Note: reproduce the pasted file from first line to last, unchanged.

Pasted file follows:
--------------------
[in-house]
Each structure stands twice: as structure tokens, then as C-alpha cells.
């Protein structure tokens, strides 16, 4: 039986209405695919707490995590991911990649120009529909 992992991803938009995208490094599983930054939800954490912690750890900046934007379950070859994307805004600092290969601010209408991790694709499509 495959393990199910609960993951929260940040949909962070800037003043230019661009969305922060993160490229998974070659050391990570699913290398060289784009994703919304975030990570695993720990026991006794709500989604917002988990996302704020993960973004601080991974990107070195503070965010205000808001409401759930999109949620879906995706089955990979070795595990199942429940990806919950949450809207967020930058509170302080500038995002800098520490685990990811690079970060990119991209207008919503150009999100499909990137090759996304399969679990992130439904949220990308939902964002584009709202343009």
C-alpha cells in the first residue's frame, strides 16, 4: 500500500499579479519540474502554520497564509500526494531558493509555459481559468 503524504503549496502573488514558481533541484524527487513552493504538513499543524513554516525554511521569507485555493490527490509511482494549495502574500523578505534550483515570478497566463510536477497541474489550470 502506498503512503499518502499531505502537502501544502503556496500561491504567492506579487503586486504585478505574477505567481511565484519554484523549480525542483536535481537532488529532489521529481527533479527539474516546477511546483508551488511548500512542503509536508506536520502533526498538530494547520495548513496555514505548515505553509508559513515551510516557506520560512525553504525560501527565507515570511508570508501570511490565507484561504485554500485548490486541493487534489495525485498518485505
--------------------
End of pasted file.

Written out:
[in-house]
Each structure stands twice: as structure tokens, then as C-alpha cells.
């Protein structure tokens, strides 16, 4: 039986209405695919707490995590991911990649120009529909 992992991803938009995208490094599983930054939800954490912690750890900046934007379950070859994307805004600092290969601010209408991790694709499509 495959393990199910609960993951929260940040949909962070800037003043230019661009969305922060993160490229998974070659050391990570699913290398060289784009994703919304975030990570695993720990026991006794709500989604917002988990996302704020993960973004601080991974990107070195503070965010205000808001409401759930999109949620879906995706089955990979070795595990199942429940990806919950949450809207967020930058509170302080500038995002800098520490685990990811690079970060990119991209207008919503150009999100499909990137090759996304399969679990992130439904949220990308939902964002584009709202343009």
C-alpha cells in the first residue's frame, strides 16, 4: 500500500499579479519540474502554520497564509500526494531558493509555459481559468 503524504503549496502573488514558481533541484524527487513552493504538513499543524513554516525554511521569507485555493490527490509511482494549495502574500523578505534550483515570478497566463510536477497541474489550470 502506498503512503499518502499531505502537502501544502503556496500561491504567492506579487503586486504585478505574477505567481511565484519554484523549480525542483536535481537532488529532489521529481527533479527539474516546477511546483508551488511548500512542503509536508506536520502533526498538530494547520495548513496555514505548515505553509508559513515551510516557506520560512525553504525560501527565507515570511508570508501570511490565507484561504485554500485548490486541493487534489495525485498518485505